B. The Homophily Metric
The use of homophily as a metric for rapport was a significant consideration for companies unprepared to meet the challenges of the Leadership Succession Crisis. Onboarding activities in the past focused on the managerial aspects of the leadership position , , , and thus relying on a new leader’s abilities to gain legitimacy with the existing followership through socialization. MM was an ideal communication tactic to test against PHM levels as it had shown marked improvements in communication in past studies , , . The data that resulted could help researchers gain a better understanding of rapport-building techniques as outcomes of homophilous perceptions in onboarding socialization strategies. A quantitatively tested communication tool could be a more reliable approach to the problem of onboarding socialization. The new leader could apply the tested tactics to free up time to focus on the managerial aspects of the position so that the company would not suffer downtime as a result of the transition.
III. THE QUASI-EXPERIMENT
In the first part of the experiment, the interaction of the treatment variable, matching and mirroring (MM), was either predicted to have no significant relationship or a significant one with elevated PHM levels. The null hypothesis (H01) for RQ1 thus predicted no significant relationship between MM and elevated PHM levels. In the context of socialization, elevated PHM levels were predicted to influence the selection of candidate choices. Whereas, the second null hypotheses (H02) predicted no relationship between elevated PHM levels and candidate choices.
A. Research Questions and Hypotheses
RQ1: To what extent, if any, is there a relationship between the application of MM processes and elevated PHM levels?
H01: There is no significant relationship between the application of MM processses and elevated PHM levels.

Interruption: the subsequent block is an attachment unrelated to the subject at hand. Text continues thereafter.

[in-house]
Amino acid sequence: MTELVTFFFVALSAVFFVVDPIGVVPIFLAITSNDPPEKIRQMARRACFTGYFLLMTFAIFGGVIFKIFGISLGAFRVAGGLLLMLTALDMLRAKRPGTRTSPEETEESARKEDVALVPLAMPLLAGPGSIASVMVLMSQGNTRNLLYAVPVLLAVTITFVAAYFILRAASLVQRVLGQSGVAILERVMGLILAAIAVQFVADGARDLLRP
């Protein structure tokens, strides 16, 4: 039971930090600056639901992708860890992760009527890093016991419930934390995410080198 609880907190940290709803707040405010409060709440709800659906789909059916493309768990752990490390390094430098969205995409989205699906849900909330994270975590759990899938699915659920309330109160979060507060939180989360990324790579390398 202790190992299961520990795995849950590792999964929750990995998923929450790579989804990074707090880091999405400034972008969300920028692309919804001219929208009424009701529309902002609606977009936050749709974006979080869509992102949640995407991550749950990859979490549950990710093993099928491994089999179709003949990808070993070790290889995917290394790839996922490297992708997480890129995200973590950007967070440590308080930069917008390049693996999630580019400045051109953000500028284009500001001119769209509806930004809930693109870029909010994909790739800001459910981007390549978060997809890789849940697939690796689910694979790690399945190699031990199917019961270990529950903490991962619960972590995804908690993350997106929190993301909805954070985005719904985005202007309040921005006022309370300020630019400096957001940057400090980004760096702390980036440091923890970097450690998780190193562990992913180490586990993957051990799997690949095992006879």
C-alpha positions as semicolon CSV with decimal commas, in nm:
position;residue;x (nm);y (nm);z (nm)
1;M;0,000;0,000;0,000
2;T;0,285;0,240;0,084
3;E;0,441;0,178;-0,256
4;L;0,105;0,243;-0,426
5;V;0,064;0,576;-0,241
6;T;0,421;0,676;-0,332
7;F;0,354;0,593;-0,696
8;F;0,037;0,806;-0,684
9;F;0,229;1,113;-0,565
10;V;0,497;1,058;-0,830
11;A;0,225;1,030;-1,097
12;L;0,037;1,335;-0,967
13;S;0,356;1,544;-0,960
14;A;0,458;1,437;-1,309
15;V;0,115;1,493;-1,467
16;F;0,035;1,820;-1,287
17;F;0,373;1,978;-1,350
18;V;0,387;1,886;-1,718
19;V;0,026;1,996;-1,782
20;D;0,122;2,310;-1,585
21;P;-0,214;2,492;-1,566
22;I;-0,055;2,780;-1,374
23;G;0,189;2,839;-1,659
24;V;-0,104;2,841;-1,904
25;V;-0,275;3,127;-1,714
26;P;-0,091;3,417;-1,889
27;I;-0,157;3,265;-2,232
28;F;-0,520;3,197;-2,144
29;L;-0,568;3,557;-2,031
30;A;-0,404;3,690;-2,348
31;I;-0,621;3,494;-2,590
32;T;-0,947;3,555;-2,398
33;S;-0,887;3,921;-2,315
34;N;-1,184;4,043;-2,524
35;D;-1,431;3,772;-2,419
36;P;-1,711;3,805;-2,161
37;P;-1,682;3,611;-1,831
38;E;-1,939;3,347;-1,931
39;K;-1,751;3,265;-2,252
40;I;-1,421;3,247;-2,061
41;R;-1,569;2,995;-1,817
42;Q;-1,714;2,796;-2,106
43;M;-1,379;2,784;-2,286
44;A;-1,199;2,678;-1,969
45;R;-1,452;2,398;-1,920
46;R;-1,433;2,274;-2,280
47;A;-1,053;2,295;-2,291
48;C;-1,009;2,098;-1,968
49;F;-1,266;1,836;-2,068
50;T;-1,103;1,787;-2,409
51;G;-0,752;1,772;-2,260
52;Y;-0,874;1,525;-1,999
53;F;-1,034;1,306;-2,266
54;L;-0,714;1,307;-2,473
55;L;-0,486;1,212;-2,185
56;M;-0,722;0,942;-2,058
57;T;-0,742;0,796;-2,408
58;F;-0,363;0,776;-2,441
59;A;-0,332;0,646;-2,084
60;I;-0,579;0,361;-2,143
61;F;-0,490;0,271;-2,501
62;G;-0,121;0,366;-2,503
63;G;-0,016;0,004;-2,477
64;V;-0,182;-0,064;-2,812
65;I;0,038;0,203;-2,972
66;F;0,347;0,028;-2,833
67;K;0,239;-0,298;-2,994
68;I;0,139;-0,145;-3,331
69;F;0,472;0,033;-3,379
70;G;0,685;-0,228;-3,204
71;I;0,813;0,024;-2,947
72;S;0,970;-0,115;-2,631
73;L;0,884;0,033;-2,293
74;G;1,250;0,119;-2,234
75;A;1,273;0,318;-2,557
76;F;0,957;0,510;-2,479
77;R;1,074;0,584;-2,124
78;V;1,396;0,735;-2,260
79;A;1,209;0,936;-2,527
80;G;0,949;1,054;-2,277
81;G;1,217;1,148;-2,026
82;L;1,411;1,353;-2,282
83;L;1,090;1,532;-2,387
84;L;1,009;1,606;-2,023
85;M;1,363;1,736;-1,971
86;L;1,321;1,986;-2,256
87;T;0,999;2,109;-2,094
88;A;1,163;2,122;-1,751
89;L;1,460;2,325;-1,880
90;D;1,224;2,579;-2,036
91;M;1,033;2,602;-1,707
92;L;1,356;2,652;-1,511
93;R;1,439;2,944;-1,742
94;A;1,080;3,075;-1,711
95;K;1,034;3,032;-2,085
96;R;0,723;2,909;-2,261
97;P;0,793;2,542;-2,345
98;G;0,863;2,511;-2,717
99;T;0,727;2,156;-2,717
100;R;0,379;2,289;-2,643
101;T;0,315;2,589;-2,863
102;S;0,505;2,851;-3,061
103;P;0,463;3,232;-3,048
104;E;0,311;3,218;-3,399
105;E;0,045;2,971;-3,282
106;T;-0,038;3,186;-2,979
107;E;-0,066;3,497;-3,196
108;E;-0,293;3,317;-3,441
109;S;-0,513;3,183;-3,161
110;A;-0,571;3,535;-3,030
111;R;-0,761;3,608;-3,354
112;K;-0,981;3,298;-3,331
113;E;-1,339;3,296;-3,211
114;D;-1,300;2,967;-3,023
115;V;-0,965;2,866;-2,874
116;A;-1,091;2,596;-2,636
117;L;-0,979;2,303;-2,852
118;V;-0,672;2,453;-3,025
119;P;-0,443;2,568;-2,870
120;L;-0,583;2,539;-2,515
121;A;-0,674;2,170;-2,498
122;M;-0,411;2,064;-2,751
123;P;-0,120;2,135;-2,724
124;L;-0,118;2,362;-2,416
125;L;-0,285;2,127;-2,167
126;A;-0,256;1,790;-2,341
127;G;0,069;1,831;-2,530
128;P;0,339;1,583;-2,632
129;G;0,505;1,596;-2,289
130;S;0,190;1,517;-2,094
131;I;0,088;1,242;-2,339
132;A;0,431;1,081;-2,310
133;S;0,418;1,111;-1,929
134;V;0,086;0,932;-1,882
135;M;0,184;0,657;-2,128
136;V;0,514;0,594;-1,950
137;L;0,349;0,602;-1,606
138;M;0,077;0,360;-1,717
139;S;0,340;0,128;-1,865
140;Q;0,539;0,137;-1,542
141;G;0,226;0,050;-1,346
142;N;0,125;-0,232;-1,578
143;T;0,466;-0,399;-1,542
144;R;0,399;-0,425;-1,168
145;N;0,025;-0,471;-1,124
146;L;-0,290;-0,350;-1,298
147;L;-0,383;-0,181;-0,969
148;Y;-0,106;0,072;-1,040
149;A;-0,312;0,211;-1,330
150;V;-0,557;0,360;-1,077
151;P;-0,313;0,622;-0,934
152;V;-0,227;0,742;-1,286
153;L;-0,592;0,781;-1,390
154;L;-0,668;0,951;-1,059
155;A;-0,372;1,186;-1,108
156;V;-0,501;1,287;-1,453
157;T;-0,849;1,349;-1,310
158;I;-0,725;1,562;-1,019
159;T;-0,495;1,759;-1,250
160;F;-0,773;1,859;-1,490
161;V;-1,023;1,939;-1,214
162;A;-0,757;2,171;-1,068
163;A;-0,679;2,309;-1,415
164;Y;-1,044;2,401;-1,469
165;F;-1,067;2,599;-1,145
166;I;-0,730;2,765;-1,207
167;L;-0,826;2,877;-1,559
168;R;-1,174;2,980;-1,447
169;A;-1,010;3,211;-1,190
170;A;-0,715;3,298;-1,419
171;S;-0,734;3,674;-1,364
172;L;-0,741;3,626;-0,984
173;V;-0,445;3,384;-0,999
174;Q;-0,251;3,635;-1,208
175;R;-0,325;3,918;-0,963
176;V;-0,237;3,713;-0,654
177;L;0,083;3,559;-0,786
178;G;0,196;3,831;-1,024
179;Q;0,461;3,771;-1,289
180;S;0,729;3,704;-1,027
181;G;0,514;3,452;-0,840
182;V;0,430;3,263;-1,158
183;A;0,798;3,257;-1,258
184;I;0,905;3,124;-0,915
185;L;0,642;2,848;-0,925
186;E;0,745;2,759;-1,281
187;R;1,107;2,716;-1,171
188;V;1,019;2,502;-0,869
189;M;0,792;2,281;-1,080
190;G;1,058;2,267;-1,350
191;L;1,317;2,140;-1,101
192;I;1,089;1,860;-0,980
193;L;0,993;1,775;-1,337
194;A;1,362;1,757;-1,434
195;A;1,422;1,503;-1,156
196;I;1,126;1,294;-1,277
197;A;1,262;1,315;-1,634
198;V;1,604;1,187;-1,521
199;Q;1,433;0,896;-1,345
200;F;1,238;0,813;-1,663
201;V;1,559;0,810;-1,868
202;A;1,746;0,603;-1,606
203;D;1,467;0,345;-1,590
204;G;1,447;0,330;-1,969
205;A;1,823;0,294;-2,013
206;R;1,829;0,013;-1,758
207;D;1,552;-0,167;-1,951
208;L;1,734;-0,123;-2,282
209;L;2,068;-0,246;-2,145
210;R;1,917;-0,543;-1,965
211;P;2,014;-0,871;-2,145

RQ2: To what extent, if any, is there a relationship between elevated PHM levels and positive candidate choices?
H02: There is no significant relationship between elevated PHM levels and positive candidate choices.
B. Measuring Homophily and MM
Past studies had shown various other stimuli that affected homophily levels such as age, gender, ethnicity, height, eye-glasses, hobbies, and professions , , . An analysis of covariance (ANCOVA) allowed for these covariates to be included in the statistical equation. MM, the main independent variable, was partialed out in the equation, to observe its isolated effect on homophily scores. However, to differentiate between the two candidates would require hundreds of hours of observation to determine if one candidate was mirroring the other’s body movements and positions (embodiments).
Kinect® sensors, in conjunction with Vitruvius® software, were used to record and track joint-angles formed between interlocutors to detect synchronic instances. The exported files in Excel® format contained joint-angles for the upper torso including computer time-stamping to observe moments of synchronization for comparison of joint angles between the pair. Figure 1 is an image of the Vitruvius® environment using Kinect® sensors. Table 1 shows the Excel® worksheets with the exported data from Vitruvius® and Kinect® sensors. The worksheets were compared between interlocutors to note moments of synchrony.
Fig. 1: Kinect® and Vitruvius® joint angle image. Kinect® skeletal mode detected distinct joint nodal configurations based on whether the person was standing or sitting. The arcs were differentiated by 4 different colors with joint angle calculations appearing on the upper right-hand corner of the screen. The data was exported into spreadsheet format for synchrony calculations. The photo of the UC was used with permission and a signed Release form.
Comparing two worksheets visually would have taken hundreds of hours of close observation with increased chances for error. DiffEngineX®, stand-alone software for Excel® sped up the process exponentially with fewer chances for error. Worksheet comparisons using value ranges for each cell greater than 15 degrees were highlighted, leaving synchrony measures un-highlighted. Time-stamping contained similar data in both spreadsheets. Only data referring to joint angles were compared and highlighted after data normalization. Joint angles within 15 degrees over or under were left un-highlighted to indicate embodiment synchronization. Synchrony lasting 5 seconds or longer scored a one point in accordance with Tschacher and Ramseyer (2014) who described the social present as a 5-second moment of synchrony. This moment was hypothesized to be the inception point of a social bond between interlocutors. However, embodiment synchrony only accounted for one part of the total MM score. The second part of the process involved matching the rate of speech (ROS), also known as vocal pace.